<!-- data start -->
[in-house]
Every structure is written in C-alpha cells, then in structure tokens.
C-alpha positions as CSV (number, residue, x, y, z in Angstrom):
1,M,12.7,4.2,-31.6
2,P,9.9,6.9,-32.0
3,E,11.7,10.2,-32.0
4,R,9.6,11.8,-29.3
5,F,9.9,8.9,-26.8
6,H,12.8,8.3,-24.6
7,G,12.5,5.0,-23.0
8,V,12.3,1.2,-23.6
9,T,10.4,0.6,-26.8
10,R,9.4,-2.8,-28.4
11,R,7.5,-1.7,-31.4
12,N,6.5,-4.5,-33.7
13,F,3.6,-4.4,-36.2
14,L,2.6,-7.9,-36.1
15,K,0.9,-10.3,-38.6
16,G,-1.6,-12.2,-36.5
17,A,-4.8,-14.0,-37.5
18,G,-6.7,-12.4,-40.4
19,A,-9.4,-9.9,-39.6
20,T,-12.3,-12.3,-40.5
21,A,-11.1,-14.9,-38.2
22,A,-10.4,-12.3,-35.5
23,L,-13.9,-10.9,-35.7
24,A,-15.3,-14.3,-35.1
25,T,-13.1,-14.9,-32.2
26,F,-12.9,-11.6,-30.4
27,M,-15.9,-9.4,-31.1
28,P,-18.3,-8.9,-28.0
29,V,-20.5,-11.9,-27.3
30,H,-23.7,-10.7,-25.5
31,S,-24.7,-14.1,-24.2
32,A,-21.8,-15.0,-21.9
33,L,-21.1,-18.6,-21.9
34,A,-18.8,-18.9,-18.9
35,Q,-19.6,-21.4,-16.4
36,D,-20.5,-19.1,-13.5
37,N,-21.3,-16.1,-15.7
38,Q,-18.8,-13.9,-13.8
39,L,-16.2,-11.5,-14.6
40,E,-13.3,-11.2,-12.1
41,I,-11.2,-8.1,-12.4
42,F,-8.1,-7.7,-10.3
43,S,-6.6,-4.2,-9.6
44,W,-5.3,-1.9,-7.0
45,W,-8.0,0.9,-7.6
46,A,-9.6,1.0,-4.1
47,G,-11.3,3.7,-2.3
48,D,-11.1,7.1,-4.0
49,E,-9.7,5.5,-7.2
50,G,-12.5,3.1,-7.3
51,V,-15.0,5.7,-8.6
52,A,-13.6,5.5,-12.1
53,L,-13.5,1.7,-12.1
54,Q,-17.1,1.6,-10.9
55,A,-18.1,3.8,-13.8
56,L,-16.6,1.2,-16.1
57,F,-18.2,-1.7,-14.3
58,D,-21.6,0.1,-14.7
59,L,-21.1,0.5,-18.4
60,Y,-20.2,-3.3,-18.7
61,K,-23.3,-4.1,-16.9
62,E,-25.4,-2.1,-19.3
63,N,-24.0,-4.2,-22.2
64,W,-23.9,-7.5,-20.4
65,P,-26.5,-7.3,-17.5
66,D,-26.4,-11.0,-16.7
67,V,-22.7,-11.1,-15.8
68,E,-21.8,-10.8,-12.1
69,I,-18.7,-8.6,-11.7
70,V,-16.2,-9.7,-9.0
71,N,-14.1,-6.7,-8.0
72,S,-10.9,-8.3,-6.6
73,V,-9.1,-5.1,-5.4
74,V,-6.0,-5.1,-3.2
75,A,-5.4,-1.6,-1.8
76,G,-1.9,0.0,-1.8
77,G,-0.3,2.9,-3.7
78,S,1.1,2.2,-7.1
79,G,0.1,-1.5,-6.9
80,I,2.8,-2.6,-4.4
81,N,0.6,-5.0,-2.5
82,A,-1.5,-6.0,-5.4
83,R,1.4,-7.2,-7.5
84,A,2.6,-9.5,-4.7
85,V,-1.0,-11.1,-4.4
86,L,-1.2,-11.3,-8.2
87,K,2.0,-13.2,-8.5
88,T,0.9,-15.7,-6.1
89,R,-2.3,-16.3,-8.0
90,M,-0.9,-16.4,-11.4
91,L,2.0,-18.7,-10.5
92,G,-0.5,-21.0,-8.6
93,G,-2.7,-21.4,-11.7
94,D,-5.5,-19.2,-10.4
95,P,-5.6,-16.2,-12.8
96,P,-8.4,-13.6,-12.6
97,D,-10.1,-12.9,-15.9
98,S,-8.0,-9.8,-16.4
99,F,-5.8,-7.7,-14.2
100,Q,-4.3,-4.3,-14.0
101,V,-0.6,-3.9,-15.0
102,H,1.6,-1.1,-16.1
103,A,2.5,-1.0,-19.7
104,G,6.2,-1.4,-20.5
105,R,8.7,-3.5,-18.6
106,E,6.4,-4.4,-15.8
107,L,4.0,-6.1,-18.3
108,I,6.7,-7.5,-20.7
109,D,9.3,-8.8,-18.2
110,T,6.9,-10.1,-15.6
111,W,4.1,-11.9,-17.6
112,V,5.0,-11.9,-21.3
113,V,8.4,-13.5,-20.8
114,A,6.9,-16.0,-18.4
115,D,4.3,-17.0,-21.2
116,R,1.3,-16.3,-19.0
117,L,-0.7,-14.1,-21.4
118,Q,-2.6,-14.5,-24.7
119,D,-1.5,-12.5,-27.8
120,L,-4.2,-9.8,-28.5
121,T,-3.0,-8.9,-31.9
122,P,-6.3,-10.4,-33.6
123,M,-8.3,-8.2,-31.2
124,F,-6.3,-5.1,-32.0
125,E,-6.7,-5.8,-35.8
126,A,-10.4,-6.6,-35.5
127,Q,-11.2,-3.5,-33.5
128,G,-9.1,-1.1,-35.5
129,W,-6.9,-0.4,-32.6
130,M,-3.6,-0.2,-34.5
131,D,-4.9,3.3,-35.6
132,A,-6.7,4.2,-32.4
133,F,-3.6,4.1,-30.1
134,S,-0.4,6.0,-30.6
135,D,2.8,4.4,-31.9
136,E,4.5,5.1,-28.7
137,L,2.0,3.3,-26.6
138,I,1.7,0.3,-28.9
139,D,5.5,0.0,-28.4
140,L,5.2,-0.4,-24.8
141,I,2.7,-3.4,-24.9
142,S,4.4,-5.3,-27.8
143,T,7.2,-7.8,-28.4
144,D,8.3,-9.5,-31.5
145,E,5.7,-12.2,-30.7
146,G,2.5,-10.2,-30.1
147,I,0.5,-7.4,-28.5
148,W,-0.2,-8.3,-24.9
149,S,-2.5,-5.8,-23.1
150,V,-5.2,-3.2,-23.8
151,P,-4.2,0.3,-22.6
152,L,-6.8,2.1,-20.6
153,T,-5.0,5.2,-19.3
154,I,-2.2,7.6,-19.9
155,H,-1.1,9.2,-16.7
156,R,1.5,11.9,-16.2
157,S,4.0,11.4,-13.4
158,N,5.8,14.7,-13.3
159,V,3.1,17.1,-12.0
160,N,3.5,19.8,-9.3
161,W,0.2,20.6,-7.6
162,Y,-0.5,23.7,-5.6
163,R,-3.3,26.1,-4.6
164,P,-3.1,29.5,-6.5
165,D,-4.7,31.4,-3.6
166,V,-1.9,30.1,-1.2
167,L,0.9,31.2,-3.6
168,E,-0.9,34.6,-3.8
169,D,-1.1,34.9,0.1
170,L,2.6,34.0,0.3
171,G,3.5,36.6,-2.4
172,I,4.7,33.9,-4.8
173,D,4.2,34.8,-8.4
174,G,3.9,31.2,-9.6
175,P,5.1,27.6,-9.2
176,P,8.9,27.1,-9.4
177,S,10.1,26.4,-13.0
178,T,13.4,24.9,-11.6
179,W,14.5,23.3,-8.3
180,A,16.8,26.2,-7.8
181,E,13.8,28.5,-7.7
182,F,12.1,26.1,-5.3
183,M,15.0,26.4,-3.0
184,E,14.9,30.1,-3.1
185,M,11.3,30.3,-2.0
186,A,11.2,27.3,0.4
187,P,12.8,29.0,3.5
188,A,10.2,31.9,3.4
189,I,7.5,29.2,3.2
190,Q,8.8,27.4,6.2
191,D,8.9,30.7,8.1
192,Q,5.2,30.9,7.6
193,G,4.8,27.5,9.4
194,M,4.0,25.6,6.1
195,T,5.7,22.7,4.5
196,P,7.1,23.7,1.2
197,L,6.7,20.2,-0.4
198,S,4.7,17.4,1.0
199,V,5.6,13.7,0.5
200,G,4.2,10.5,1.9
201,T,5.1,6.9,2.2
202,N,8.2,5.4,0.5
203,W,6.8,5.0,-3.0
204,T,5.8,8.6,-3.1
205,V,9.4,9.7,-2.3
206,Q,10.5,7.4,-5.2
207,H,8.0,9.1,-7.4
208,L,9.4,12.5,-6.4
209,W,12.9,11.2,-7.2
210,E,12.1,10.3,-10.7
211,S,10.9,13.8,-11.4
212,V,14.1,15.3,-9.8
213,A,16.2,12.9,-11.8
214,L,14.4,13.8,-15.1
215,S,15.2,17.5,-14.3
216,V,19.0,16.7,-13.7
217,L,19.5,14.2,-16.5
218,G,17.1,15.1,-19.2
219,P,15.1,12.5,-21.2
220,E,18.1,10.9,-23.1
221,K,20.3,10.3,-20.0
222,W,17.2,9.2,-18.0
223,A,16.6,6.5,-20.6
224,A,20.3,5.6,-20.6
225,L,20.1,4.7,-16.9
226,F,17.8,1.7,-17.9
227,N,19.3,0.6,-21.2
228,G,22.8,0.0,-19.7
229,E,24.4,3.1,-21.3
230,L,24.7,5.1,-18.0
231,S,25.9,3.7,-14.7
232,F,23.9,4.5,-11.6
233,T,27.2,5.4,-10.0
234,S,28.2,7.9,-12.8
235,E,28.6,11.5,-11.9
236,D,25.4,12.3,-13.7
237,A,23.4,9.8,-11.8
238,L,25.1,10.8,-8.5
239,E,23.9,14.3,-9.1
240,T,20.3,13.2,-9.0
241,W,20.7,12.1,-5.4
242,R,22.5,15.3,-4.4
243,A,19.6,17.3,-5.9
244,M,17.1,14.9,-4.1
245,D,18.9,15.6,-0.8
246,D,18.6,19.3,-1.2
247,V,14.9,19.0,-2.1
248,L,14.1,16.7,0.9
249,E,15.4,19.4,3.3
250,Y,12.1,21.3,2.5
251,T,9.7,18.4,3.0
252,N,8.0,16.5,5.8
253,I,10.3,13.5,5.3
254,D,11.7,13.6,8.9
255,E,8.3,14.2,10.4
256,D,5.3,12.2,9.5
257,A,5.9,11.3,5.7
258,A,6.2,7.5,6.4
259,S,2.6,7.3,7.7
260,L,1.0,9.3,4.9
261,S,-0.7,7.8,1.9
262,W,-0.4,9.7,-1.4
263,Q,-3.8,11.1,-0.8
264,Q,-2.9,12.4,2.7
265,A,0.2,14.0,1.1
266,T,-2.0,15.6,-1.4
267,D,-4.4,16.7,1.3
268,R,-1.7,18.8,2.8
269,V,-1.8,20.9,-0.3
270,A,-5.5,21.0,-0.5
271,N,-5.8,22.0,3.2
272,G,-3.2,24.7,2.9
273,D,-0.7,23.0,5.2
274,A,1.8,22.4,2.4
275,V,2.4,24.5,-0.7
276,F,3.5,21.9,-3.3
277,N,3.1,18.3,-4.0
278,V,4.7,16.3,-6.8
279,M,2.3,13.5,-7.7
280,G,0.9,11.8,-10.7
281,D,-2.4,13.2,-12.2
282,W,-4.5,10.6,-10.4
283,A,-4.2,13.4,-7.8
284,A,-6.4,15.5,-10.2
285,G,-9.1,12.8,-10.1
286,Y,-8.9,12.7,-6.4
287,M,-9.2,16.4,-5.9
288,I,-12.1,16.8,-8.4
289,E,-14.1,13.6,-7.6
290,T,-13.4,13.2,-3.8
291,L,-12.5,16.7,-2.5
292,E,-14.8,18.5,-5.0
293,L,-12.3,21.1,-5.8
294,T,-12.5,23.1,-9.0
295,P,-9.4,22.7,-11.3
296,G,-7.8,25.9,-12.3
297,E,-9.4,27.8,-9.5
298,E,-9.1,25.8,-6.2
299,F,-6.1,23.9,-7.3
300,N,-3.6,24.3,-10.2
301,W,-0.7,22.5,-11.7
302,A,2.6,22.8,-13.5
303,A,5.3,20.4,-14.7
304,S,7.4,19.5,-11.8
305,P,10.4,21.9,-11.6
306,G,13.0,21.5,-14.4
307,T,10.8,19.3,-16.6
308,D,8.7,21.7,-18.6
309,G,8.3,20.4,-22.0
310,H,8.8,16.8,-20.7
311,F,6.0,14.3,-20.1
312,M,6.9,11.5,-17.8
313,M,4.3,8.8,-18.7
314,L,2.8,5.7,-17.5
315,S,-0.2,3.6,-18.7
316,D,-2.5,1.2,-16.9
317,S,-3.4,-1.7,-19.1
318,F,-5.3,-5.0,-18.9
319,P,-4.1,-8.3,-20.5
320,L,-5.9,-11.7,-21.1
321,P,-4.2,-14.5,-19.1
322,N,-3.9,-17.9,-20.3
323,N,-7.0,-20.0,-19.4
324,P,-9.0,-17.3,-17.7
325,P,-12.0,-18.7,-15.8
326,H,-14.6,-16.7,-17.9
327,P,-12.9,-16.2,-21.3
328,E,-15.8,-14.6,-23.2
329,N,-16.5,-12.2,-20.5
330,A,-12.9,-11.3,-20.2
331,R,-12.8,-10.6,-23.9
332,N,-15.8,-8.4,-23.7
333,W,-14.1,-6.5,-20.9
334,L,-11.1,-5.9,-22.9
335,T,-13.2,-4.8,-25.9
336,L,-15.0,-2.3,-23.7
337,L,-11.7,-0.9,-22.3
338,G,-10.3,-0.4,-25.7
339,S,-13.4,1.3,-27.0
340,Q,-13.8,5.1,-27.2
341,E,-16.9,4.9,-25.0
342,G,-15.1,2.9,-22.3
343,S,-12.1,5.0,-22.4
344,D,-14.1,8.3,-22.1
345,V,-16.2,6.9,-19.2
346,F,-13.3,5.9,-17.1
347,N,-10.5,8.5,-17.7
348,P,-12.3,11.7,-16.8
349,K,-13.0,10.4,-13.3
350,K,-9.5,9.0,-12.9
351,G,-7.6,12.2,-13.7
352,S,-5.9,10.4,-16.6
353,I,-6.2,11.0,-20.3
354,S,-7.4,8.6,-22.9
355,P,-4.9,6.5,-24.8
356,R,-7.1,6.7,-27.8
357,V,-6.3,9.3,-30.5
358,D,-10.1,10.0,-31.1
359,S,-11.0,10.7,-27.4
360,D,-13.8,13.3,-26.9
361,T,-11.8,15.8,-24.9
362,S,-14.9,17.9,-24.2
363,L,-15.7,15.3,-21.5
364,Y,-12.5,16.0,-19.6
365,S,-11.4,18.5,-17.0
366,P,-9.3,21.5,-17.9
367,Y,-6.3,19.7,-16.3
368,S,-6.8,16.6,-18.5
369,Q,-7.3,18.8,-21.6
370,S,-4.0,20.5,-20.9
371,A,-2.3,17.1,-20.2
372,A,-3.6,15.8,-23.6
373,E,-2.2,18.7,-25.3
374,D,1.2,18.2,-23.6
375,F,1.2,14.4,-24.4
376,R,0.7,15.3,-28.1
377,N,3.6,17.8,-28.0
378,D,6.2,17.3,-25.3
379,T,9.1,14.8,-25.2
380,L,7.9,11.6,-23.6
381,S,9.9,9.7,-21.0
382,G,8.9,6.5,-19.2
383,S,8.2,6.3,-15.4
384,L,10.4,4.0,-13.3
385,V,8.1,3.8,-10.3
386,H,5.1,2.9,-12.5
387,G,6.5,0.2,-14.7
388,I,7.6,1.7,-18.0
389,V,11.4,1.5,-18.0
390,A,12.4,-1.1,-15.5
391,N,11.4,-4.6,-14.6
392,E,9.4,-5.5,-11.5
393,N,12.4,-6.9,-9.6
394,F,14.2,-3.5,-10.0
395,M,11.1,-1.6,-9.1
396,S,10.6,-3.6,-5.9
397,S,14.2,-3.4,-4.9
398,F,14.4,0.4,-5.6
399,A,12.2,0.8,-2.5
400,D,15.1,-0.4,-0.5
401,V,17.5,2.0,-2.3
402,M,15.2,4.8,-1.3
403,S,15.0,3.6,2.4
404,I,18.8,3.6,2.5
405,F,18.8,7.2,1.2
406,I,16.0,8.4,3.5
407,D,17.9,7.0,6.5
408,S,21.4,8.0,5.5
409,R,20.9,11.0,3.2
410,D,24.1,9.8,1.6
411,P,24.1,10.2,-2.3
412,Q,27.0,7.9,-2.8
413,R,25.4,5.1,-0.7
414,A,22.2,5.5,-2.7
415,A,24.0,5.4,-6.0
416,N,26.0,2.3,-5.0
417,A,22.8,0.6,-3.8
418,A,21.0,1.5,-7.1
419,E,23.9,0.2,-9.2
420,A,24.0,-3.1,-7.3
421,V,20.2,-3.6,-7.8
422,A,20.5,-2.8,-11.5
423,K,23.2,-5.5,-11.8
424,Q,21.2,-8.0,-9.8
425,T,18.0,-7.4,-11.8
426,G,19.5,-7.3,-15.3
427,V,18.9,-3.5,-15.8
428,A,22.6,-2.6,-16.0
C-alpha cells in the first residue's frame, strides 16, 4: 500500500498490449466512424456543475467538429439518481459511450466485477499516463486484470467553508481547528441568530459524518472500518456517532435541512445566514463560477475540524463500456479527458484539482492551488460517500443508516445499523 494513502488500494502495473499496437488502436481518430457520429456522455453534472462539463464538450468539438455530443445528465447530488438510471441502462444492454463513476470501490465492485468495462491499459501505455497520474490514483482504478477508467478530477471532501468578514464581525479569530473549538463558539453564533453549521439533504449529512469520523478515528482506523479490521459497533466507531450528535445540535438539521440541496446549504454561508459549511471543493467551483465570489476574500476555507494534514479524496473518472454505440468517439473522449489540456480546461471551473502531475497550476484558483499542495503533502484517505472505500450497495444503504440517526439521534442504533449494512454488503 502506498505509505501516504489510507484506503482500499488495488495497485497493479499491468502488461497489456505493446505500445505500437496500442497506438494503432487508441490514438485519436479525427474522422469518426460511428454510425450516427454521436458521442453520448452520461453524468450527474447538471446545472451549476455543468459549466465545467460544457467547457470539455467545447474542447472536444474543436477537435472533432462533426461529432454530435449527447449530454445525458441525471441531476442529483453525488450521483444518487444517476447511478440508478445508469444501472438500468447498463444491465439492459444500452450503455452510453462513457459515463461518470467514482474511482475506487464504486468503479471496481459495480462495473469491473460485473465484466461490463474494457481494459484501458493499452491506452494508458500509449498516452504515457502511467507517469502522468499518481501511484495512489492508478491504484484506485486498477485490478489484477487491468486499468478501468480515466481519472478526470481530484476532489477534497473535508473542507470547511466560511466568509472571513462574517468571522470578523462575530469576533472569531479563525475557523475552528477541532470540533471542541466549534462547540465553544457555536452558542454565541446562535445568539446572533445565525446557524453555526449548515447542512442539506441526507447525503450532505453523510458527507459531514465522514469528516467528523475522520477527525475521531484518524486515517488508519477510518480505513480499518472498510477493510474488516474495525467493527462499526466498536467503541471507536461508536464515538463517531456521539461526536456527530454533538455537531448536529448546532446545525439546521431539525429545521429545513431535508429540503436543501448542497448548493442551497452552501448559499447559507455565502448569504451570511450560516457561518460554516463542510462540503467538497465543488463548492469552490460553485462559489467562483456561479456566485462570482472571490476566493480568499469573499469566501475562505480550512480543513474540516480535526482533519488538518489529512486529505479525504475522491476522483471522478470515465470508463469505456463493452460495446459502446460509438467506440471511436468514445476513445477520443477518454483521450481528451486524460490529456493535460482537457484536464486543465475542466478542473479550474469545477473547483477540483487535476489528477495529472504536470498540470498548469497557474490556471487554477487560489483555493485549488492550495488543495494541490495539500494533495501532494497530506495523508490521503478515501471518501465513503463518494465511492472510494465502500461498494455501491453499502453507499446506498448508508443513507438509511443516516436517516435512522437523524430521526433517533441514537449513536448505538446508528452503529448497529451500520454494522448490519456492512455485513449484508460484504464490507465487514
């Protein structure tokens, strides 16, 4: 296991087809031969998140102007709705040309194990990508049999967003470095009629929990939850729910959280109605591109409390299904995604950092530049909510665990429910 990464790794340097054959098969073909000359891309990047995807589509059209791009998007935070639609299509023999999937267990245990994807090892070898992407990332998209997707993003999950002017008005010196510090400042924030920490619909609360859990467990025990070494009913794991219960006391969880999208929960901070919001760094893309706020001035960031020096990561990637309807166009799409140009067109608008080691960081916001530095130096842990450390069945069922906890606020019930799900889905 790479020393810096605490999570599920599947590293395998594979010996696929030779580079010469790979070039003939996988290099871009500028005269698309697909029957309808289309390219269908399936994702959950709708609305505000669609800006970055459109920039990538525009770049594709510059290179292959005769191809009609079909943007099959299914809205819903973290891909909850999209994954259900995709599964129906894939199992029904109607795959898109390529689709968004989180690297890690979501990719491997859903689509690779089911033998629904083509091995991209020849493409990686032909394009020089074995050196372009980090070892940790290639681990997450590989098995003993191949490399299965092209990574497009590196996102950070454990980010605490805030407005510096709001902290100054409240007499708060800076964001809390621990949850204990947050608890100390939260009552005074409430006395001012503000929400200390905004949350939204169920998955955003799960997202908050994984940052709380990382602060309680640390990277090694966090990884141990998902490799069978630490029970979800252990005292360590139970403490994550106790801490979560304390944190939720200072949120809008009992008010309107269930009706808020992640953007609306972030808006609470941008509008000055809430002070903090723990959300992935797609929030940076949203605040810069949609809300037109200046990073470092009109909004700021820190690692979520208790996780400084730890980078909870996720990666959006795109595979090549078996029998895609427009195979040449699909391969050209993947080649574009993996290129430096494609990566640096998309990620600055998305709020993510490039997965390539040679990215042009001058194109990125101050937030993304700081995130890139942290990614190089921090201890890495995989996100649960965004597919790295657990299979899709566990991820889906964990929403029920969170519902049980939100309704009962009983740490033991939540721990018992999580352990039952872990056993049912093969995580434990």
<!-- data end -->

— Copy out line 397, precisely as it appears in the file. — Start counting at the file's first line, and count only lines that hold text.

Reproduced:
394,F,14.2,-3.5,-10.0